Returning to Old Fire Emblem Games Is a Cold, Harsh Dose of Reality
Lately, I’ve grown quite fond of buying old second-hand games without their original packaging, in order to enjoy the experience without having to fork out exorbitant costs for an illustrious “never played/fully packaged/vacuum sealed/dipped in holy water” so on, so forth.
After scoring a cheap copy of Pokemon Conquest to appease my burgeoning samurai spirit, my next target was the sizeable backlog of Fire Emblem entries I hadn’t even been aware of during their initial run on the market.
The community is quite outspoken in a lot of ways, and there’s something of a gatekeeper attitude among some members. They’ll insist that the fandom be divided into everything preceding the mega-hit that was Awakening on the 3DS, and the games that came after it opened the floodgates.
Partly because it’s like being a fan of an indie band before they became big, their quiet little bandwagon now bursting with members.
Mostly, however it’s due to the fact that, aside from staples like Marth, Ike and Lyn, many of the heroes from yesteryear have been shoved aside in favor of the more marketable newcomers.
Lord, the things I could tell you about Corrin…
I myself happened upon Fire Emblem a short while before its popularity boom, thanks to the 3DS Ambassador Program and its port of the GBA entry, Sacred Stones. For something I barely knew anything about, it ended up becoming my most played title of 2012.
One thing that stuck with me was how unforgiving it was in comparison to modern titles. In Three Houses on the Switch, you have a myriad of options to overcome your errors, the most prominent being the Divine Pulse — Fire Emblem’s equivalent to the schoolyard ‘make it so that didn’t happen’.
It’s certainly a far cry from my failings in Sacred Stones’ post-game Creature Campaign. I would sink hours at a time, venturing deep into the multilevel dungeons only for my mage to get felled at the last moment by a lousy skeleton archer who managed to crit.
“The rest… is up to you,” Artur choked, moments before I hit the reset button and flung the handheld across the room.
I haven’t touched a pre-Awakening Fire Emblem for several years, but now I had 2008’s Shadow Dragon in my grasp. As a remake of the very first title in the series, it married many of the classic concepts with conventions found in more modern entries.
It was time to stab some swains as Mar-Mar, and find out if I’d gotten too spoilt from my leisurely romps through Fodlan.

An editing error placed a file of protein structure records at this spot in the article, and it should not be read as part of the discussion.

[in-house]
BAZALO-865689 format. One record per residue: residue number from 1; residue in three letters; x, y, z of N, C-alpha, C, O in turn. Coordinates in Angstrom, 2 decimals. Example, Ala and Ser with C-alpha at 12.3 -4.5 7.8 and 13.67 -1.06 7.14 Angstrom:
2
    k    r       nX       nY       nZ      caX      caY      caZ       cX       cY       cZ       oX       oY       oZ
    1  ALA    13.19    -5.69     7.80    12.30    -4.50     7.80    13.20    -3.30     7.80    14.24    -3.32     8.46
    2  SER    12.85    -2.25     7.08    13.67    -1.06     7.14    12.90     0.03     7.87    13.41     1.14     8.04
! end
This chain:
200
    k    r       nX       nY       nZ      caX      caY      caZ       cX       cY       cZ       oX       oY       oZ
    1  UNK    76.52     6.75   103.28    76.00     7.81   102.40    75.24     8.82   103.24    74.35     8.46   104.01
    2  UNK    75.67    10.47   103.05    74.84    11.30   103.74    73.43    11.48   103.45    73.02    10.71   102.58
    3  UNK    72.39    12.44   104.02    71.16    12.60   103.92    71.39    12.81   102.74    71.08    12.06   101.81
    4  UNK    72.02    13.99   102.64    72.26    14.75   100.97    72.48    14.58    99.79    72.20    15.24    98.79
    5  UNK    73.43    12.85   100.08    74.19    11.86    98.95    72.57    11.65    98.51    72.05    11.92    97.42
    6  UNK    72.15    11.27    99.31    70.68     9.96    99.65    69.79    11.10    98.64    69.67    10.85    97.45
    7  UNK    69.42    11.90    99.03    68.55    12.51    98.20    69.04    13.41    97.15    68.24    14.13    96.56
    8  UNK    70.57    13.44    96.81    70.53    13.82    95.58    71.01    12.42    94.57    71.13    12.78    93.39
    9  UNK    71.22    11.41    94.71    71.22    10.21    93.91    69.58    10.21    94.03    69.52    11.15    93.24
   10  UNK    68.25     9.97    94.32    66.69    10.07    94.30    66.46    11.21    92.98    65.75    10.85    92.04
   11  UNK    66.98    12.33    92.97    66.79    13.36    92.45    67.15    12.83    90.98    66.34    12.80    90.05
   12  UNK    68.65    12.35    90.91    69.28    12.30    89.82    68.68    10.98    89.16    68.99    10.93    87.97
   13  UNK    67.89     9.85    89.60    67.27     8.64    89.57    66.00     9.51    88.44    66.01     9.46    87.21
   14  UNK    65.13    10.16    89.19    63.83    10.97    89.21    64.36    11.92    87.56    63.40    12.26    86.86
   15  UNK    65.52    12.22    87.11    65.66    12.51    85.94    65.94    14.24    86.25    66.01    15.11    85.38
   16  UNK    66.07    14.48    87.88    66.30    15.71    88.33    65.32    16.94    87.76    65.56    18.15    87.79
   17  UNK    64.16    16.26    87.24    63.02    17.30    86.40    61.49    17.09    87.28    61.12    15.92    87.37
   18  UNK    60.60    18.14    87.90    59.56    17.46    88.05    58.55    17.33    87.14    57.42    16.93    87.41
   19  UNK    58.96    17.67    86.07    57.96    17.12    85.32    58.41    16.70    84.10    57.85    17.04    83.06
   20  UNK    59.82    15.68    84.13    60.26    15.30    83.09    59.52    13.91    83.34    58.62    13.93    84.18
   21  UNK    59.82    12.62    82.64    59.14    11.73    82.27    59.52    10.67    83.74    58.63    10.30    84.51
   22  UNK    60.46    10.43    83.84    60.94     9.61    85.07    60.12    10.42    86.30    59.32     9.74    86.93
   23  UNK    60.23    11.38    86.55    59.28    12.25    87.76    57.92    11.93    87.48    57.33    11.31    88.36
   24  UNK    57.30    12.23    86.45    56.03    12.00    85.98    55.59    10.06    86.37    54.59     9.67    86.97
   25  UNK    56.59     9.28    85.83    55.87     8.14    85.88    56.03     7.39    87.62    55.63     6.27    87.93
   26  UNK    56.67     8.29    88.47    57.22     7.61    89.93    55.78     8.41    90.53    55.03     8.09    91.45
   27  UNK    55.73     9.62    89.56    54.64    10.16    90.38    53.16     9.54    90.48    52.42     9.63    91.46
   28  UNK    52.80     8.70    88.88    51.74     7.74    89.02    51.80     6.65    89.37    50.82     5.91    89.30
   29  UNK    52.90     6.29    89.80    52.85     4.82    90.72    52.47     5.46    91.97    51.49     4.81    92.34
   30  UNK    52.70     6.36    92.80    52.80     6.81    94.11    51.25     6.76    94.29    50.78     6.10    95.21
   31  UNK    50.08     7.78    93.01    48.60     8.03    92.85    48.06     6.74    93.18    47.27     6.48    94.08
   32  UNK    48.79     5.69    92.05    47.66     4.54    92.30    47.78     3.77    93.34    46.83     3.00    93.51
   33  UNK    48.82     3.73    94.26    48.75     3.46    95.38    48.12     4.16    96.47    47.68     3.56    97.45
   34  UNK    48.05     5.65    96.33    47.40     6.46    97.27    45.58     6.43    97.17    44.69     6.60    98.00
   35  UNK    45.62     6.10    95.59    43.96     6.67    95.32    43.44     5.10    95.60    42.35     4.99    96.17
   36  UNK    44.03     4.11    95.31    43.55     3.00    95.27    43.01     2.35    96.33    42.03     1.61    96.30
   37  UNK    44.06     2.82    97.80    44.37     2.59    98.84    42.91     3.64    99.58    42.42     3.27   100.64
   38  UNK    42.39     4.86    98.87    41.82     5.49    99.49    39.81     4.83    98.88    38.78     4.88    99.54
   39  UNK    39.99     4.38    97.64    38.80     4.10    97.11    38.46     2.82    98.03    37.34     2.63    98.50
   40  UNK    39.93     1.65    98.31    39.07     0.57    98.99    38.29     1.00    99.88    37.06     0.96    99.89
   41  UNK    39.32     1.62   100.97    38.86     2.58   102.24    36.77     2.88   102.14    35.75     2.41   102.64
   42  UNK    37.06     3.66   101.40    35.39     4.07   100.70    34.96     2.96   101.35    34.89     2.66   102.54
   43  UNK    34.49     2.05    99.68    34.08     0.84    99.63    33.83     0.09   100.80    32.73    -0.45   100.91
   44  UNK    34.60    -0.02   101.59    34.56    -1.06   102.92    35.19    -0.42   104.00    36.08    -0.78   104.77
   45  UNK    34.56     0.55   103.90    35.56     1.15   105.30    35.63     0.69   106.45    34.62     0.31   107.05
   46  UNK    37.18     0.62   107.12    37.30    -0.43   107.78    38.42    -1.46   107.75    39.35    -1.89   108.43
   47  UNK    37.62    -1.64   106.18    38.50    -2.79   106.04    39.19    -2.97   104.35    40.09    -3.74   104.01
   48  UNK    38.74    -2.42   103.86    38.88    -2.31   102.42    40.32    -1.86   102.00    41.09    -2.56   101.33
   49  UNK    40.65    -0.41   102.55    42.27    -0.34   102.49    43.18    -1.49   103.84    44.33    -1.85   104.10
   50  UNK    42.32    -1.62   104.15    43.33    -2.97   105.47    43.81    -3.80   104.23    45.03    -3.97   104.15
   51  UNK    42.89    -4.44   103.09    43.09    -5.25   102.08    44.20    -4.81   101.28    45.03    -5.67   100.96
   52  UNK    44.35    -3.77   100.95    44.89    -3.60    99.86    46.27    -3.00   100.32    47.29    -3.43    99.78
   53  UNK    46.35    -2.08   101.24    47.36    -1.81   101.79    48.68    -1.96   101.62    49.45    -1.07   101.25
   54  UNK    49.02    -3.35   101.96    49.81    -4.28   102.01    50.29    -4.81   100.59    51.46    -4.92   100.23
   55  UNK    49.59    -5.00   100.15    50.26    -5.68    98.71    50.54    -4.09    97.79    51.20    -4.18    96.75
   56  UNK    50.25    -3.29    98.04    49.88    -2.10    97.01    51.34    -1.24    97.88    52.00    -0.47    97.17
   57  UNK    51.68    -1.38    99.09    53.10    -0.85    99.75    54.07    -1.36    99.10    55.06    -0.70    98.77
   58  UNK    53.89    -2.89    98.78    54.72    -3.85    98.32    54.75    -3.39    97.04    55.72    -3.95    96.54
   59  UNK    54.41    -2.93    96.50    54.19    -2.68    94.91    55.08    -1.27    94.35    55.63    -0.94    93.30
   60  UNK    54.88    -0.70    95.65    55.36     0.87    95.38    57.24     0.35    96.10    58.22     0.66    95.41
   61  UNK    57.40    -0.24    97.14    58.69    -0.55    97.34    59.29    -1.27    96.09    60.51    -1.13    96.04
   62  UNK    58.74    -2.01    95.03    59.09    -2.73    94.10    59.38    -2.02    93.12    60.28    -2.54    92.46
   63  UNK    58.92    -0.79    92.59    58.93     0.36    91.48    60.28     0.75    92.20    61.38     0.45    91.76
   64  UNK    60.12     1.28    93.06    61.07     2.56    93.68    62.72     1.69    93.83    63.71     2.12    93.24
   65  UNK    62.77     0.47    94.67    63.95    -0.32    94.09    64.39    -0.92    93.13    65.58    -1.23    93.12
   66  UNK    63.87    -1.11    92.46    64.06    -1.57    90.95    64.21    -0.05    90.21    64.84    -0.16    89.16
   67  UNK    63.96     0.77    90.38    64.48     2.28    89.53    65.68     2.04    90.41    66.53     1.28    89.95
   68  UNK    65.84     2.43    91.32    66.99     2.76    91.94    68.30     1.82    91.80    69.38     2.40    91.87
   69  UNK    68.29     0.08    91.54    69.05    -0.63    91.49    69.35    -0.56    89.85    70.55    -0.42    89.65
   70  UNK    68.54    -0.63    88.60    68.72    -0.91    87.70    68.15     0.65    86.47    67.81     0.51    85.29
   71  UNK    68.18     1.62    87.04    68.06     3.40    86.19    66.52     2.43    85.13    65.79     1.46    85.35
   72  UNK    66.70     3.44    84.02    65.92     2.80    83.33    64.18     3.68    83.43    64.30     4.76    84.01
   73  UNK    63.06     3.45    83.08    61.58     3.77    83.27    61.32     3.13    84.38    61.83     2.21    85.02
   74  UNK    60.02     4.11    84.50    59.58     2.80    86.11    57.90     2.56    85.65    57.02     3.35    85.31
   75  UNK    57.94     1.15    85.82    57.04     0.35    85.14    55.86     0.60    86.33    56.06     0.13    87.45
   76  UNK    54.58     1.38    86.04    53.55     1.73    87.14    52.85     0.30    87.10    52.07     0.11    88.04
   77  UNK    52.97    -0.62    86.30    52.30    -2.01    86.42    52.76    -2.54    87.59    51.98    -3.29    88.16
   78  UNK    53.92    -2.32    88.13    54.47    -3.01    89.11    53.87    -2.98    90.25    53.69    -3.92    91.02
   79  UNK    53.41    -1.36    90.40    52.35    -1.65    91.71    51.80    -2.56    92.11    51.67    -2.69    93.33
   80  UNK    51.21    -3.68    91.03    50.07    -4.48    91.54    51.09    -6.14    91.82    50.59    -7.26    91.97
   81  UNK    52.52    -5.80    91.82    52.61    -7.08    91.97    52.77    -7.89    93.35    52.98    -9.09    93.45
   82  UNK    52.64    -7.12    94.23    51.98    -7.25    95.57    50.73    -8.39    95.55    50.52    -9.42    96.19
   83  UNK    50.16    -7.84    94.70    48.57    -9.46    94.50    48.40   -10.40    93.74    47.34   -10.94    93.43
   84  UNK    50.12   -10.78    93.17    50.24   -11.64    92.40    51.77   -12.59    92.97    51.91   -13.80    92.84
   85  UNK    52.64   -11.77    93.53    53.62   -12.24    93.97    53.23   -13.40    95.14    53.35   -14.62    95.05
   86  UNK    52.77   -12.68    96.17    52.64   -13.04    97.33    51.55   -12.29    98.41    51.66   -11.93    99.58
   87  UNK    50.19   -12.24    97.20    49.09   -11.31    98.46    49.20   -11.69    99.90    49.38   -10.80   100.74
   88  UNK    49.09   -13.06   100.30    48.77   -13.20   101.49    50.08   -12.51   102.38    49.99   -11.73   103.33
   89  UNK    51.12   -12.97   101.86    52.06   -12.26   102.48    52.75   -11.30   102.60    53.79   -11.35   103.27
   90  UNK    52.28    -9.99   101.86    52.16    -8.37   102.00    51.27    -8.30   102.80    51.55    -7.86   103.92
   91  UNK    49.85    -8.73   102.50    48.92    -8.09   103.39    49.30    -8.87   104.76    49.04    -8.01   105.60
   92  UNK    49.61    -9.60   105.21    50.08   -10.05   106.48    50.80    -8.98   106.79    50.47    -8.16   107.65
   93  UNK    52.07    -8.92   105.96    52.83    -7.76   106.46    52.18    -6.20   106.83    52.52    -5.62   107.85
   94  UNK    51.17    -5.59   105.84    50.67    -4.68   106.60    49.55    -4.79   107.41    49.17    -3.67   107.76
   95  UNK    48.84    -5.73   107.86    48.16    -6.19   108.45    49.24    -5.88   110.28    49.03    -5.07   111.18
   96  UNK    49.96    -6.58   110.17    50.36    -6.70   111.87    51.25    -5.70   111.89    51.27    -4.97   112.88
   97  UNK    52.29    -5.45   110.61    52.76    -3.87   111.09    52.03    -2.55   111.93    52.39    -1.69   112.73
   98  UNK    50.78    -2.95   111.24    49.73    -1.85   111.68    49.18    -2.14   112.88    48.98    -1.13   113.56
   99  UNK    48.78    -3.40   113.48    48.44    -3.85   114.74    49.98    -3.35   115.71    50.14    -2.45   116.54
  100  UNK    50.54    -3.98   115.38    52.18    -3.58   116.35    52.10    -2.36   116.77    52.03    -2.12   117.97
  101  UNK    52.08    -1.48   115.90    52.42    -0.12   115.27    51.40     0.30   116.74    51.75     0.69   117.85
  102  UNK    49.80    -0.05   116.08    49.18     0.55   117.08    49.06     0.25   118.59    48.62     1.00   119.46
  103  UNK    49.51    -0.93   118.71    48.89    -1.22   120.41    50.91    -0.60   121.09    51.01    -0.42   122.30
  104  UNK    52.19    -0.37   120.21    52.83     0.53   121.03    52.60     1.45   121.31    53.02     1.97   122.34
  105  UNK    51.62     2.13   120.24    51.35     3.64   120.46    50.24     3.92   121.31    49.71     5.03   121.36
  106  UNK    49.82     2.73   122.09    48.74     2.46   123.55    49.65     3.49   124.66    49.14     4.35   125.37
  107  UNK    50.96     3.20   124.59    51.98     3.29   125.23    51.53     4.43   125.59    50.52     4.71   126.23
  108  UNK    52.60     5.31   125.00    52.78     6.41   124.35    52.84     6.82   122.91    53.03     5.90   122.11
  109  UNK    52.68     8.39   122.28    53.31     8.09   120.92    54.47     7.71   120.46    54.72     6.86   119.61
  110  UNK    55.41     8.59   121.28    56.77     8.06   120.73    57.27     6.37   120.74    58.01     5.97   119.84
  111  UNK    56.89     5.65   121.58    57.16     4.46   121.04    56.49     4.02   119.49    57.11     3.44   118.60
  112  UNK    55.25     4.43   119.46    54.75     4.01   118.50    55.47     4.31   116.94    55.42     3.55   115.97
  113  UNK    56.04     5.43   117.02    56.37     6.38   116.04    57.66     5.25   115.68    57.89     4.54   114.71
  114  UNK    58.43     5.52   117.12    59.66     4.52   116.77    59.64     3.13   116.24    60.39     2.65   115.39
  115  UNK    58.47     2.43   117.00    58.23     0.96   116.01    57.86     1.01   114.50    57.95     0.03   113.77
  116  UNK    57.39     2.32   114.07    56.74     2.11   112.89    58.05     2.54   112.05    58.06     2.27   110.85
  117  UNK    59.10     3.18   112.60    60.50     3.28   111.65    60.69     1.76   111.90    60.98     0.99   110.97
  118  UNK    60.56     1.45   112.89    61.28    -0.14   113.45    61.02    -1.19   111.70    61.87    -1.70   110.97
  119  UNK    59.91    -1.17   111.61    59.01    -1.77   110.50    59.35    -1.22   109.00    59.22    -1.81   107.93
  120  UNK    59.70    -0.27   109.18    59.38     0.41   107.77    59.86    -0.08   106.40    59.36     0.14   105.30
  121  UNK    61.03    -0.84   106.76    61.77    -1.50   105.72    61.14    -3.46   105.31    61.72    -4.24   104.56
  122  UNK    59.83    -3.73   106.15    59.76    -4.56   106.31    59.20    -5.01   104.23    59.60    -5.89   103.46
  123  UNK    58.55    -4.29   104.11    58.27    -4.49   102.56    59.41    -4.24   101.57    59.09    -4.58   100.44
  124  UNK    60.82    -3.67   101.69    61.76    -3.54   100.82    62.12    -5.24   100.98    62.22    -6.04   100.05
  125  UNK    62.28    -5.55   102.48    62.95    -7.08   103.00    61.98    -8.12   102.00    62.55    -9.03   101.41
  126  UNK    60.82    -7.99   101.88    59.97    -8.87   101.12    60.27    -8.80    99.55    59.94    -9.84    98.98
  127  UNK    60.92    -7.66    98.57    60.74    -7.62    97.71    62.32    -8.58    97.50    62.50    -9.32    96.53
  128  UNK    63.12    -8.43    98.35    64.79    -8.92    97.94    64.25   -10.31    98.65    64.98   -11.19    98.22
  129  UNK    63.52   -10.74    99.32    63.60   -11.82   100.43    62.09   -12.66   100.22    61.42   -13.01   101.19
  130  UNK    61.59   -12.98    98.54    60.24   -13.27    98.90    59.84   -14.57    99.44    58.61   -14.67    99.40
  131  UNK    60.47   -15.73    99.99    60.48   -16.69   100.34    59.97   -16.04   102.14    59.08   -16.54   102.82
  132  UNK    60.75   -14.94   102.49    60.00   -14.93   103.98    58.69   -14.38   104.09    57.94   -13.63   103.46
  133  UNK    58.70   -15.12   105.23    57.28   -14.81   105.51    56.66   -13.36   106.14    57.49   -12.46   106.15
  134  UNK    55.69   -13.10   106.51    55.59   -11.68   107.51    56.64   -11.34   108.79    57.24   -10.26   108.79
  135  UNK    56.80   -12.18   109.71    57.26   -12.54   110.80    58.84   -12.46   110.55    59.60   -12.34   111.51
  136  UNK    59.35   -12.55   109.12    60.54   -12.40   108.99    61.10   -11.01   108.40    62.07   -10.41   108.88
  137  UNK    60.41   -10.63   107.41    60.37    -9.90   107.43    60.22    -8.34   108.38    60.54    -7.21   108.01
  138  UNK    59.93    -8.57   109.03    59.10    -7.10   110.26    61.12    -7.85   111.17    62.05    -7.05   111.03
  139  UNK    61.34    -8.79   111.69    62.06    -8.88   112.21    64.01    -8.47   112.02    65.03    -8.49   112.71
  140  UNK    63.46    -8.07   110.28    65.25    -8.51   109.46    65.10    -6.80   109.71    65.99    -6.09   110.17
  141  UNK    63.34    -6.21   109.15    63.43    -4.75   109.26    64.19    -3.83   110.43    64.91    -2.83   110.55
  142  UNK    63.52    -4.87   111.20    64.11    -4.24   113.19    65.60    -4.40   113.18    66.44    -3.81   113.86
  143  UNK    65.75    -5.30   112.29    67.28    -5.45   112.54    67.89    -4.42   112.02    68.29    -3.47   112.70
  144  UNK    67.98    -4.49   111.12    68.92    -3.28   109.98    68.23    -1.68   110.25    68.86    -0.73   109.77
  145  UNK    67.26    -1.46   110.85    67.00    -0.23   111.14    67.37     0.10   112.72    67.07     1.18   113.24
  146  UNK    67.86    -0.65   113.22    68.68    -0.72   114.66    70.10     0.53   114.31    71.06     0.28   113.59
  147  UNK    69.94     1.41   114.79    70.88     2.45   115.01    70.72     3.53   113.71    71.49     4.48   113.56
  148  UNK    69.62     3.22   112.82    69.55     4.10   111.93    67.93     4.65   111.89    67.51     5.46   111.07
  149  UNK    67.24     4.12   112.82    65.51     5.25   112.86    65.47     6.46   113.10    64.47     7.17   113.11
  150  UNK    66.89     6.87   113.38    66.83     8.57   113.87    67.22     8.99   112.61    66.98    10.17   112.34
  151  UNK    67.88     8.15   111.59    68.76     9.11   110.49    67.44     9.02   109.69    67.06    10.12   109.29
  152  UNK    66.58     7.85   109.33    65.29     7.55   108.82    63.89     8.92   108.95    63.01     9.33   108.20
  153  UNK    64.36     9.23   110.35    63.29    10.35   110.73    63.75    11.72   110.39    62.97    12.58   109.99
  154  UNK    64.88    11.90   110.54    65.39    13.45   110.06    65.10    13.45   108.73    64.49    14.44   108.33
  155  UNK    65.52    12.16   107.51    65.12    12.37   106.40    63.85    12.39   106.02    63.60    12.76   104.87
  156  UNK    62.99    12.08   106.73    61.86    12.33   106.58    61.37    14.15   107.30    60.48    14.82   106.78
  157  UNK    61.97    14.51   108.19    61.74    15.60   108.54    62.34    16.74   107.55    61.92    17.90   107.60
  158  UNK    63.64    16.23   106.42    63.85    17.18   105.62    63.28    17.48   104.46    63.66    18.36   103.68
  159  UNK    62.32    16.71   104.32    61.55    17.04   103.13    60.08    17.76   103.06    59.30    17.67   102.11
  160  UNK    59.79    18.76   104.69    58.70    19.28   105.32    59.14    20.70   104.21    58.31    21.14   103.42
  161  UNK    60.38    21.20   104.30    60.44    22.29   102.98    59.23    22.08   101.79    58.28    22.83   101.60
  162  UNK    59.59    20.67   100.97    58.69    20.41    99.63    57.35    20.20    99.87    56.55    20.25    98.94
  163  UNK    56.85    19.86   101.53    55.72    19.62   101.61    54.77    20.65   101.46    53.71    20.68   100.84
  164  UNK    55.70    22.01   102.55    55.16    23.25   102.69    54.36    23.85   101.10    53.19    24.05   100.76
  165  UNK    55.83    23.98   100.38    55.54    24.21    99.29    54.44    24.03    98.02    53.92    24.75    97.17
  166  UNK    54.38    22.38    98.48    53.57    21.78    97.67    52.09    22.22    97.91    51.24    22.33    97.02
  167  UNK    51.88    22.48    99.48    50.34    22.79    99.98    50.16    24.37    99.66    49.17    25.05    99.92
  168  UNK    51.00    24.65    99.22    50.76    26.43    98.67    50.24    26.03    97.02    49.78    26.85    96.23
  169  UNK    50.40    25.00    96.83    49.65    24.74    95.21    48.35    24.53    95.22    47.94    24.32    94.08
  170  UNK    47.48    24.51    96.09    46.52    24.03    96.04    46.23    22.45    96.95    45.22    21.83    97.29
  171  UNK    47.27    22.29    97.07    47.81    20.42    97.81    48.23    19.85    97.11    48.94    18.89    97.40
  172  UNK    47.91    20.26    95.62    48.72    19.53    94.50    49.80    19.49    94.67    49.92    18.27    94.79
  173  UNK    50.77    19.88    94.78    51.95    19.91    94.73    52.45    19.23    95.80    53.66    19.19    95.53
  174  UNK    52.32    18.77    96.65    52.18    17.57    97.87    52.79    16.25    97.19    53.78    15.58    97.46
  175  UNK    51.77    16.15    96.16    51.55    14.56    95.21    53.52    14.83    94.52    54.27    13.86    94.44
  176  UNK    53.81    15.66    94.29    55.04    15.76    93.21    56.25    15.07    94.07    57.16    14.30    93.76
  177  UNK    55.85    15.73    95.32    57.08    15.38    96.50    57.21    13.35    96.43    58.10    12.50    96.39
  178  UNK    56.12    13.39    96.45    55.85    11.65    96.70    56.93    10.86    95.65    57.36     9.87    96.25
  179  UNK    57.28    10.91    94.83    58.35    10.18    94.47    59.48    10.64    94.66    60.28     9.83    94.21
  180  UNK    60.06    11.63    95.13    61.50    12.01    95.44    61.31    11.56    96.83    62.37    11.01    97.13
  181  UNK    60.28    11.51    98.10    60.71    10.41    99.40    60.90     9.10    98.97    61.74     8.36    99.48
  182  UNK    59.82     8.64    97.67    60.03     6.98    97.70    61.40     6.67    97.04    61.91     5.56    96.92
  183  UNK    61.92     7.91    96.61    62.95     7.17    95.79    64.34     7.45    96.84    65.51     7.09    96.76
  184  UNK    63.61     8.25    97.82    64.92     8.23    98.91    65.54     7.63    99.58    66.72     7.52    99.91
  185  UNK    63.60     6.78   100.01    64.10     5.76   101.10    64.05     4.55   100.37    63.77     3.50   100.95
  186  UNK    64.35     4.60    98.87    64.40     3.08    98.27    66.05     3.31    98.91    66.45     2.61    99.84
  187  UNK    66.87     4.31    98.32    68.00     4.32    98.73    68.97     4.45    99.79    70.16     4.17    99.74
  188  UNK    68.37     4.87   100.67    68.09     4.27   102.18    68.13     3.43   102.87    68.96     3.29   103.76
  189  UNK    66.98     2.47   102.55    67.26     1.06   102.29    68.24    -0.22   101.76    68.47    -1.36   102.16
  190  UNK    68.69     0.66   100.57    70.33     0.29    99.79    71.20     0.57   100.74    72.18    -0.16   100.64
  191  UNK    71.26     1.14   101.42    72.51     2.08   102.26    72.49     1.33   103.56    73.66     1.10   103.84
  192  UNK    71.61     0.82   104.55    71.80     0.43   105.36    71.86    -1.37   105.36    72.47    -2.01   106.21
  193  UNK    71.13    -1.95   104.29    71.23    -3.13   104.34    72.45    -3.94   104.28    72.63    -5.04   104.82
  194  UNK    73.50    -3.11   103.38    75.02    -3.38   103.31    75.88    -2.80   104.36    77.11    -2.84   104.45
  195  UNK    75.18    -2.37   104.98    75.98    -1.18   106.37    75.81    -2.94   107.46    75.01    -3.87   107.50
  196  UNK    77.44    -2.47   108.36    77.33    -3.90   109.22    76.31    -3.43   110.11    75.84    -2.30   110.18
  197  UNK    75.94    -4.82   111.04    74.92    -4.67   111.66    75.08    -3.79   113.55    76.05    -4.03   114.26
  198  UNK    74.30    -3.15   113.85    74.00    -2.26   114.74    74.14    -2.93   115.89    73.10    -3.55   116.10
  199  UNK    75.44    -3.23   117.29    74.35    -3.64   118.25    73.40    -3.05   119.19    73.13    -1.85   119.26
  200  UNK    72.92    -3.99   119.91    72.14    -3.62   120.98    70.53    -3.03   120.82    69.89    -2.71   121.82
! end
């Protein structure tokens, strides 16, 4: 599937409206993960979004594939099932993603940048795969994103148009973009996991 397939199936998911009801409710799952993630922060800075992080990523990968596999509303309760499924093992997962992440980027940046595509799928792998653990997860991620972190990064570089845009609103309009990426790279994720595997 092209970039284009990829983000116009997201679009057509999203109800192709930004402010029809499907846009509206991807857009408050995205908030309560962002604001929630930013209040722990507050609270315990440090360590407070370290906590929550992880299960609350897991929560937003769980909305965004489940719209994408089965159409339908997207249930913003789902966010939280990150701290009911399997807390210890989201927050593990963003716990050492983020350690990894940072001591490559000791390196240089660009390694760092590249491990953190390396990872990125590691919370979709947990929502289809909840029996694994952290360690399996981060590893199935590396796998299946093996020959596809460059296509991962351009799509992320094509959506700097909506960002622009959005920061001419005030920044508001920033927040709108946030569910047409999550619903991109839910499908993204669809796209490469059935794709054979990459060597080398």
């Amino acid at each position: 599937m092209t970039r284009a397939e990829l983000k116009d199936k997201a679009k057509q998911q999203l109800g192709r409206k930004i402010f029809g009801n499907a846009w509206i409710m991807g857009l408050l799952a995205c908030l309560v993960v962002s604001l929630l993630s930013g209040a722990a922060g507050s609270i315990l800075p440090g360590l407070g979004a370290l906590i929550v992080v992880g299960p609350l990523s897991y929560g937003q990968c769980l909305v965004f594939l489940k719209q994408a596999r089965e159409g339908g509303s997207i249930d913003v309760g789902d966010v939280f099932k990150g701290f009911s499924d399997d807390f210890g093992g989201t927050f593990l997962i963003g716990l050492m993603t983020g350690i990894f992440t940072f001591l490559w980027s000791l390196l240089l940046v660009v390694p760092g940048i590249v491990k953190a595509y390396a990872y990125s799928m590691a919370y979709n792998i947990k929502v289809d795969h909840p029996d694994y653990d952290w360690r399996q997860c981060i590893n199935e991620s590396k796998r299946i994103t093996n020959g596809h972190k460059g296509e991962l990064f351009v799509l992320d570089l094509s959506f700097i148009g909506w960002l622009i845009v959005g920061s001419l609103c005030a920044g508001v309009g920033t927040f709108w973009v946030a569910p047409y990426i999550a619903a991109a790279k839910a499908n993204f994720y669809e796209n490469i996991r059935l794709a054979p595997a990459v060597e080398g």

The most obvious adjustment to make is visually. The character models are sprite-based, but they animate smoothly, as if they’re alive, juxtaposed against more photorealistic backgrounds than I’m accustomed to.
It’s a little unnerving, to be honest, and it evokes the most curious memories of Dot and the Kangaroo.
More troubling is the early realization that this game really leans into the direness of its situation. In modern Fire Emblem titles, we’re having tea parties with our soldiers, perhaps even seducing them and lovingly stroking their cheek.
There will be no face rubbing in Shadow Dragon.
Within the first few missions, you must choose a unit to sacrifice in order for Marth to avoid capture. Because of this, there is no such thing as a perfect run. Either Cain, Abel, Frey, Jagen or Gaggles must die.
These stakes seemed unfathomable. This was the prologue, and already it demanded a more heart-wrenching decision than in the last four Fire Emblem titles combined. I had only met these fine gentlemen, how could I condemn one of them to certain doom?
It’s easily the most intriguing plot beat I have ever seen in the series, and though I love it conceptually, it goes against everything ingrained in me after being conditioned to expect nothing less than an optimal result.
Do you make your decision based on aesthetics? Growth rates? A morbid team-building exercise? In the end I opted for Frey, the canonical choice and the only unit I was unfamiliar with, but that wouldn’t be the only loss suffered if I wanted to get as much out of this game as I could.
There’s another curious element of Shadow Dragon that sees certain units join your army only if you’ve suffered enough losses. In the case of Norne, the adorable archer who has no apparent value, she downright refuses to cooperate unless I exchange a life for hers.
And so Jagen the grizzled paladin would gallop valiantly into the teeth of his enemies, knowing fully well that he was about to die. This was not only because I positioned him directly upon the deadliest part of the map, but I also stripped him of his weapons prior to sending him out, so that they wouldn’t be wasted when he bit the dust.